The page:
The Cybersecurity and Infrastructure Security Agency (CISA) is developing a catalog of bad practices in cybersecurity to help critical infrastructure providers prioritize their cybersecurity responsibilities. The agency plans to keep updating the narrow list based on feedback from cybersecurity professionals.
Recent incidents have demonstrated that cyberattacks against critical infrastructure significantly impact the vital functions of government and the private sector. Organizations, particularly those designated as national critical functions (NCF), need to implement effective cybersecurity programs to protect against cyber threats and manage cyber risks. The presence of bad practices in an organization that supports NCFs is hazardous, CISA said, because any disruption, corruption, or dysfunction to its systems would cause a debilitating effect on security, national economic security, national public health, and national public safety.
Currently, the bad practices catalog only includes two such practices, but CISA plans to expand the list based on further feedback.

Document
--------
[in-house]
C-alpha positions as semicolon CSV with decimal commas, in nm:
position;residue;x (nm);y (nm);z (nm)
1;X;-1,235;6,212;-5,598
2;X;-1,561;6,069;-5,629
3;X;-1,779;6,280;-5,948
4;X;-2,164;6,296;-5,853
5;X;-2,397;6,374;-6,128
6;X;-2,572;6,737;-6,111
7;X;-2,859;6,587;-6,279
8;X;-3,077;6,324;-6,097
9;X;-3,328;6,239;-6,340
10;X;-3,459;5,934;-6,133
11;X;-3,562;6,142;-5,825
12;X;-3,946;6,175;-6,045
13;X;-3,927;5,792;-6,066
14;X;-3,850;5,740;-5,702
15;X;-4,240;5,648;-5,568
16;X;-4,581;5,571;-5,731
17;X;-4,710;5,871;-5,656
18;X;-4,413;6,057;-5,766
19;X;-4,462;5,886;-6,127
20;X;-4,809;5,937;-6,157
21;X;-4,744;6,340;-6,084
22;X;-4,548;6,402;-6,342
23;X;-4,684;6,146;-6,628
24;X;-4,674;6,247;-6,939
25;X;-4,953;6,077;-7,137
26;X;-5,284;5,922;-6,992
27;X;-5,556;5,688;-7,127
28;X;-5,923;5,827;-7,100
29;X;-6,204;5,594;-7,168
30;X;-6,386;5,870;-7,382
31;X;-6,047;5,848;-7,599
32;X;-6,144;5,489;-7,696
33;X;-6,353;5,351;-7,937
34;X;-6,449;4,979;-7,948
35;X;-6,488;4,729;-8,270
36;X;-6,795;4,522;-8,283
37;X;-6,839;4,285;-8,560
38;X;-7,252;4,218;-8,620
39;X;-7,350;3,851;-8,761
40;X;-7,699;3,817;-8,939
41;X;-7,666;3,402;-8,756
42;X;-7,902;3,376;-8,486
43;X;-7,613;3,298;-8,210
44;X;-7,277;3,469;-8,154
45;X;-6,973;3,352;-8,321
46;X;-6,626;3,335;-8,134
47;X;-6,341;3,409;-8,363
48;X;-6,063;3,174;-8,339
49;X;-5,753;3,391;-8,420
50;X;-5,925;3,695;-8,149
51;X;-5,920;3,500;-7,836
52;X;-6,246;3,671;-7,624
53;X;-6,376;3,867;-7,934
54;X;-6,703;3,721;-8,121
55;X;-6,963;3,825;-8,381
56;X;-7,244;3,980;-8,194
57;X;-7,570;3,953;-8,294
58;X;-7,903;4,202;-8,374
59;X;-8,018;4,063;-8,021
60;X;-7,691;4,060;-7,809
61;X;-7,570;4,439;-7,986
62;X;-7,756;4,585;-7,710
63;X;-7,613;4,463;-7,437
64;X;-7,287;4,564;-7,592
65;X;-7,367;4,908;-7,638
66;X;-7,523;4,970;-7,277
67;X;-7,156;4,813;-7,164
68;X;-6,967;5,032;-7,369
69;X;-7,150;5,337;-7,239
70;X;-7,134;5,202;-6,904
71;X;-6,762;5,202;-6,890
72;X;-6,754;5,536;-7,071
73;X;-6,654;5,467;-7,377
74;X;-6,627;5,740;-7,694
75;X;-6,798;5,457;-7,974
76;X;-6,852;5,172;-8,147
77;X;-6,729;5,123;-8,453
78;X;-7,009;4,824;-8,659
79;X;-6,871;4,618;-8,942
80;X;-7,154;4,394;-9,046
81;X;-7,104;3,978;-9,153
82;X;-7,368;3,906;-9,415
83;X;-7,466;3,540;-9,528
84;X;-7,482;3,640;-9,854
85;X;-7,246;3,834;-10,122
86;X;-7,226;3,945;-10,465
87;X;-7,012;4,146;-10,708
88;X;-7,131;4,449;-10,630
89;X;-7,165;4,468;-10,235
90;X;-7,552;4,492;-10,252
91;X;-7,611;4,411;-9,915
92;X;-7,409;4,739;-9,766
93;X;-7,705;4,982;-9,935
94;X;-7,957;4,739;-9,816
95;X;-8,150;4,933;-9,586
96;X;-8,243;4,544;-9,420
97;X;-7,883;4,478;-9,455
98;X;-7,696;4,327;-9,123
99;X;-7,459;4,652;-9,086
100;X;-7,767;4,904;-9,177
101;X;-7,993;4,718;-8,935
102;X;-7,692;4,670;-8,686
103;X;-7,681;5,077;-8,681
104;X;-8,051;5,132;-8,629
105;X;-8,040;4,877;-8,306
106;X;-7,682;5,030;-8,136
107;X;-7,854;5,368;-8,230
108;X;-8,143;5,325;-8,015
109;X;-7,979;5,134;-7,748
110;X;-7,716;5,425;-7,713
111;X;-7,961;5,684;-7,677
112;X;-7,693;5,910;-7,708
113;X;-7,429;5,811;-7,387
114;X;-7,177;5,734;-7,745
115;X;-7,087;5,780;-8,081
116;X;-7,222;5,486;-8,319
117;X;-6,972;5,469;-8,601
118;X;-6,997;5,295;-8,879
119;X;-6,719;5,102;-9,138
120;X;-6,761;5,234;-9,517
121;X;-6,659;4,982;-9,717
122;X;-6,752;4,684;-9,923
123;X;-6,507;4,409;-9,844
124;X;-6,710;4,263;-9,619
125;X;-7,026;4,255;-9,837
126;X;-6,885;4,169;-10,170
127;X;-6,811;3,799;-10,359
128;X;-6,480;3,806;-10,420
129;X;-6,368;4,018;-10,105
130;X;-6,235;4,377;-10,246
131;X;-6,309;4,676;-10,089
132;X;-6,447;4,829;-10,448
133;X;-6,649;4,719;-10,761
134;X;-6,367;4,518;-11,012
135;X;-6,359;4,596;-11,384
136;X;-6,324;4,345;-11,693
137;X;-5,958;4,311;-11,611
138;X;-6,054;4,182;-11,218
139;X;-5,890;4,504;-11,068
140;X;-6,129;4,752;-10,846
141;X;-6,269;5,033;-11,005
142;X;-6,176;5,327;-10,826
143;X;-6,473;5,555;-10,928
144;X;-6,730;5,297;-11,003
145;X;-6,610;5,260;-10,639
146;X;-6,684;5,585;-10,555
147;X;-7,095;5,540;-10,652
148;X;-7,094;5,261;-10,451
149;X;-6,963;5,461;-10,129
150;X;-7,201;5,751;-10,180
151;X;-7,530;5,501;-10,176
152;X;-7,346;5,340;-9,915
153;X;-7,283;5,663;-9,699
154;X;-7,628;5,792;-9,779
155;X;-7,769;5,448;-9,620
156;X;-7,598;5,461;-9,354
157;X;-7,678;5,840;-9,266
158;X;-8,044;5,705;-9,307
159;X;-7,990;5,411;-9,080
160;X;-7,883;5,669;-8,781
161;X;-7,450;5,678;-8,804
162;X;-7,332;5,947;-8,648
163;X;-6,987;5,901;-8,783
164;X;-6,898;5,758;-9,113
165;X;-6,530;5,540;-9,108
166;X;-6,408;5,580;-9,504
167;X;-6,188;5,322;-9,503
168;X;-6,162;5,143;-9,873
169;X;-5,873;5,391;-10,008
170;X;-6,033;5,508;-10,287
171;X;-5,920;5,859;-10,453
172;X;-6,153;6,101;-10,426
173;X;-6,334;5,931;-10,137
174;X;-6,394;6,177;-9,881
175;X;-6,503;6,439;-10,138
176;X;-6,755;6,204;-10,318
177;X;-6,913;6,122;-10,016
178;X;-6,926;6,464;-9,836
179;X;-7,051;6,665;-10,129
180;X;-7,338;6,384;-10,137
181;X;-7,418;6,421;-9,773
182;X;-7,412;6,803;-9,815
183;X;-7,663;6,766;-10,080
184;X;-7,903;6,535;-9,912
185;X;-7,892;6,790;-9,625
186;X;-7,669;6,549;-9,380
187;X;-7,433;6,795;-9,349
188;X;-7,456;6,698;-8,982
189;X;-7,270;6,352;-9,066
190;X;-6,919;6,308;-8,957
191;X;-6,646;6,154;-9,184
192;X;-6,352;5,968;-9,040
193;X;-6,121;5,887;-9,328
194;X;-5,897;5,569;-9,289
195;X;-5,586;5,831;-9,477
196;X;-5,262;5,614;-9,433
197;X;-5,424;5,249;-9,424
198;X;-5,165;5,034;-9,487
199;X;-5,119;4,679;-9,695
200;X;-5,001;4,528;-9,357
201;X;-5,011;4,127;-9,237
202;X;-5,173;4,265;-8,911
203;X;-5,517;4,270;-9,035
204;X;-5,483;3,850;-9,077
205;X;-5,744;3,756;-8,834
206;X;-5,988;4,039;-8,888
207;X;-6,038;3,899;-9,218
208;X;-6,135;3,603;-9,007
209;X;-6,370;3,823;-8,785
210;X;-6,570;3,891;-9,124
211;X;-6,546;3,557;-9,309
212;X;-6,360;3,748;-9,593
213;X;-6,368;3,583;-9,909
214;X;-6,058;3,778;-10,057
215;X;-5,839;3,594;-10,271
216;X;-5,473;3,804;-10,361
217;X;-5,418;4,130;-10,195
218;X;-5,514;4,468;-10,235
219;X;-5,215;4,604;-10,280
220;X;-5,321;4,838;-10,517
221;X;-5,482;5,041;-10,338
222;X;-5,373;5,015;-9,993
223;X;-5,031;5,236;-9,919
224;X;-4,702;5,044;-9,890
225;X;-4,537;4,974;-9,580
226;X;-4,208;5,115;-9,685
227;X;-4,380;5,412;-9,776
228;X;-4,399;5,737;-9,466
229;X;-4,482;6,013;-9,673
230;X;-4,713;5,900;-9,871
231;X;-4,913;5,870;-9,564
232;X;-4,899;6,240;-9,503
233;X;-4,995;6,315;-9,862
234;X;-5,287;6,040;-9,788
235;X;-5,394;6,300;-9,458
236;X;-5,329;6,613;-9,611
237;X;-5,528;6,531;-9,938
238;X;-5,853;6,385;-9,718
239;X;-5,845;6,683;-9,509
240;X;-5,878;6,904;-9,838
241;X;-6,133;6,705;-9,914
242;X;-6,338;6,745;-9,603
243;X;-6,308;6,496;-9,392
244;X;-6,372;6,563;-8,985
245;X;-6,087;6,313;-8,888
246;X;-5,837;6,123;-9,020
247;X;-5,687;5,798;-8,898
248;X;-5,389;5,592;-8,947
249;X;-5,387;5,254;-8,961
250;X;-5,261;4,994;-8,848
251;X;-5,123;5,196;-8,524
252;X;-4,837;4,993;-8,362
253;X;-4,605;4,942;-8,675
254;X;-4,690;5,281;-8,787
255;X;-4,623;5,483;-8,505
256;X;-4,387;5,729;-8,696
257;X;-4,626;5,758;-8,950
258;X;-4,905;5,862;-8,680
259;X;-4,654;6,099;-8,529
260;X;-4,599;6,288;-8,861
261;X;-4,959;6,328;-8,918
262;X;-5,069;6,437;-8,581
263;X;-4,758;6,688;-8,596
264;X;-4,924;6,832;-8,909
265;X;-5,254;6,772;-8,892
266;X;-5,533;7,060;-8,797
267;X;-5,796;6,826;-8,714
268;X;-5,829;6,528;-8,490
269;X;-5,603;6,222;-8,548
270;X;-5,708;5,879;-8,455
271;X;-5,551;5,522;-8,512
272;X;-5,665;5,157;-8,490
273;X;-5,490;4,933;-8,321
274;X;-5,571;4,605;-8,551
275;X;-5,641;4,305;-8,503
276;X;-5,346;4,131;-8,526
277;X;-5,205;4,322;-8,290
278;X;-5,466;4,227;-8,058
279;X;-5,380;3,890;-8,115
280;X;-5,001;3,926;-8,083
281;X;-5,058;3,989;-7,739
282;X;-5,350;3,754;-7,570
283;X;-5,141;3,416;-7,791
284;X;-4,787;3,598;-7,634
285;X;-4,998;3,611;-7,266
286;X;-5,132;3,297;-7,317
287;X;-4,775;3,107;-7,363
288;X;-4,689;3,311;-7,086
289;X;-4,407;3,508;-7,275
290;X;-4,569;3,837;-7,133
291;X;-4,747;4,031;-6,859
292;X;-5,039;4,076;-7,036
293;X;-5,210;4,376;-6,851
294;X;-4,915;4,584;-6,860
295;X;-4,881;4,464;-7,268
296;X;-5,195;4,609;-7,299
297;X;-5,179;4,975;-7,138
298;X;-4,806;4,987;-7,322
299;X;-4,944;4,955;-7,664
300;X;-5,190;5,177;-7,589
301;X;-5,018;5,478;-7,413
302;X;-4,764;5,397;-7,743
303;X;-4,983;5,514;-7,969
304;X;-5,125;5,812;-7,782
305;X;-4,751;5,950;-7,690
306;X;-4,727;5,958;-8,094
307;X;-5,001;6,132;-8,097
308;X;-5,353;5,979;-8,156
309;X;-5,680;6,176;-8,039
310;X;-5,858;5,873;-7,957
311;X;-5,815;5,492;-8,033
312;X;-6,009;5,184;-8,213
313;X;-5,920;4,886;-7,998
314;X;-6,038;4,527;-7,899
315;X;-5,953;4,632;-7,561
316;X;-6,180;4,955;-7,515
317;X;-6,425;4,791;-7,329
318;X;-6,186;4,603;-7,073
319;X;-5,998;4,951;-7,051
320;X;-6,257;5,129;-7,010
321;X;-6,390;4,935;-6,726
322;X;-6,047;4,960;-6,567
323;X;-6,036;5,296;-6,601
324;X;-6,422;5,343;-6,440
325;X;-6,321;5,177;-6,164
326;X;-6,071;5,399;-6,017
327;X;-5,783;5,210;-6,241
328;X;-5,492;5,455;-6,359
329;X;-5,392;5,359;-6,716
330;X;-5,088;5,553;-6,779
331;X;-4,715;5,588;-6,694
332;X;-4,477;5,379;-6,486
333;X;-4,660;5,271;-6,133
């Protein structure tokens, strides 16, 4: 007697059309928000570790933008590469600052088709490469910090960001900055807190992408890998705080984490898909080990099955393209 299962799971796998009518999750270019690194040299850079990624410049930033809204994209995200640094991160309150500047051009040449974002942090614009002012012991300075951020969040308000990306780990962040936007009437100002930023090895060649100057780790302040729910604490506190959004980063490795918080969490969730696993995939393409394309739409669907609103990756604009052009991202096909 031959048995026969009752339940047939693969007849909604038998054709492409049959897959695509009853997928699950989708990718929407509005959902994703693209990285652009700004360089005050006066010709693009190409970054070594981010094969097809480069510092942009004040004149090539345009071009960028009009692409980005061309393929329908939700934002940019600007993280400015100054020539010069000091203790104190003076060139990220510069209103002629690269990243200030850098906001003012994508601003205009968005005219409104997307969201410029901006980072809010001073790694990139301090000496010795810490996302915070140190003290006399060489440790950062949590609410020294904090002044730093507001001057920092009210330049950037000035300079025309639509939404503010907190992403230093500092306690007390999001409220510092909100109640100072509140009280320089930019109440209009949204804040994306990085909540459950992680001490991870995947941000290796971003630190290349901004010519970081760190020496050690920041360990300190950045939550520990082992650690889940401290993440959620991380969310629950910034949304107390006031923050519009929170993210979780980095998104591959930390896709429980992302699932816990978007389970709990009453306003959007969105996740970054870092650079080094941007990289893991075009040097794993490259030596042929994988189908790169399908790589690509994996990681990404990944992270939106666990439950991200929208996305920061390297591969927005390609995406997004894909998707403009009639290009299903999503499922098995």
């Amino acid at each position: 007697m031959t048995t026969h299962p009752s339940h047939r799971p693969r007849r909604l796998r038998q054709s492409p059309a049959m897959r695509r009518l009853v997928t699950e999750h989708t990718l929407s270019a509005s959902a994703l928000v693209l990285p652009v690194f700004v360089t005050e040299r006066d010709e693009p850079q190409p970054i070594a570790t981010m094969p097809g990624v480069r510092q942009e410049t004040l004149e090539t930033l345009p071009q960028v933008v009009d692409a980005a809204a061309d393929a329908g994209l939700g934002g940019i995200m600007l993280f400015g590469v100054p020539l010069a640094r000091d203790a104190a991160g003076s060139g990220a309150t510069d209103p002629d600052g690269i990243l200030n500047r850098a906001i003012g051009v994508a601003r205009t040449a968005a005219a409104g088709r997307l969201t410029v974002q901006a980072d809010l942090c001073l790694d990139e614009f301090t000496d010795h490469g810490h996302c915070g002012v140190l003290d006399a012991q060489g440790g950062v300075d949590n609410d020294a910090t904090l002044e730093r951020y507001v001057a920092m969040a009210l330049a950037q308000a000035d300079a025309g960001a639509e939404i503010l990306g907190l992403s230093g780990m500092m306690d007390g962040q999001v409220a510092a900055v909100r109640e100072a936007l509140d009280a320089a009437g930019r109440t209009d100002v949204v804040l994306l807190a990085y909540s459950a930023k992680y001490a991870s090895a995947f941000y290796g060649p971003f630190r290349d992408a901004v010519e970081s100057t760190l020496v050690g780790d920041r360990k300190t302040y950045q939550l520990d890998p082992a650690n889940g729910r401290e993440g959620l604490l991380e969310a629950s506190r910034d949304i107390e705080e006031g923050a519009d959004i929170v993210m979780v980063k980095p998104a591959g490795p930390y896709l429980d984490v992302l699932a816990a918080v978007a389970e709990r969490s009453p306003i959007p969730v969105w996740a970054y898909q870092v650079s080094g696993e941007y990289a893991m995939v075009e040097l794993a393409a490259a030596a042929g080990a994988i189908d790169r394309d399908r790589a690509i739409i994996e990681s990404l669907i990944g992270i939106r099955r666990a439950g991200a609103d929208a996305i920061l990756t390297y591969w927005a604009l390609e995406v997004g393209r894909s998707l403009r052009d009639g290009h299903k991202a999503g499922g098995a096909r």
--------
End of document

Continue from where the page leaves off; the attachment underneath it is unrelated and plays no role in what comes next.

In the first bad practice, CISA illustrates that the use of unsupported software in service of NCFs is dangerous and significantly elevates risks. In the second bad practice, CISA emphasizes that using fixed default passwords and credentials in service of NCFs is hazardous and significantly boosts possible threats to the organization and its operations. Both practices are especially glaring in internet-accessible technologies.
CISA also encourages all organizations beyond NCFs to engage in the necessary actions and critical conversations to address these harmful practices. There is no lack of standards, procedures, control catalogs, and guidelines available to improve an organization’s cybersecurity, the agency said. But putting an end to the most outrageous risks requires organizations to make a concerted effort.
However, CISA emphasized in the catalog that addressing bad practices is not a substitute for implementing best practices. Still, the bad practice guide provides a rubric for prioritization and a helpful answer to the question of “what to do first.”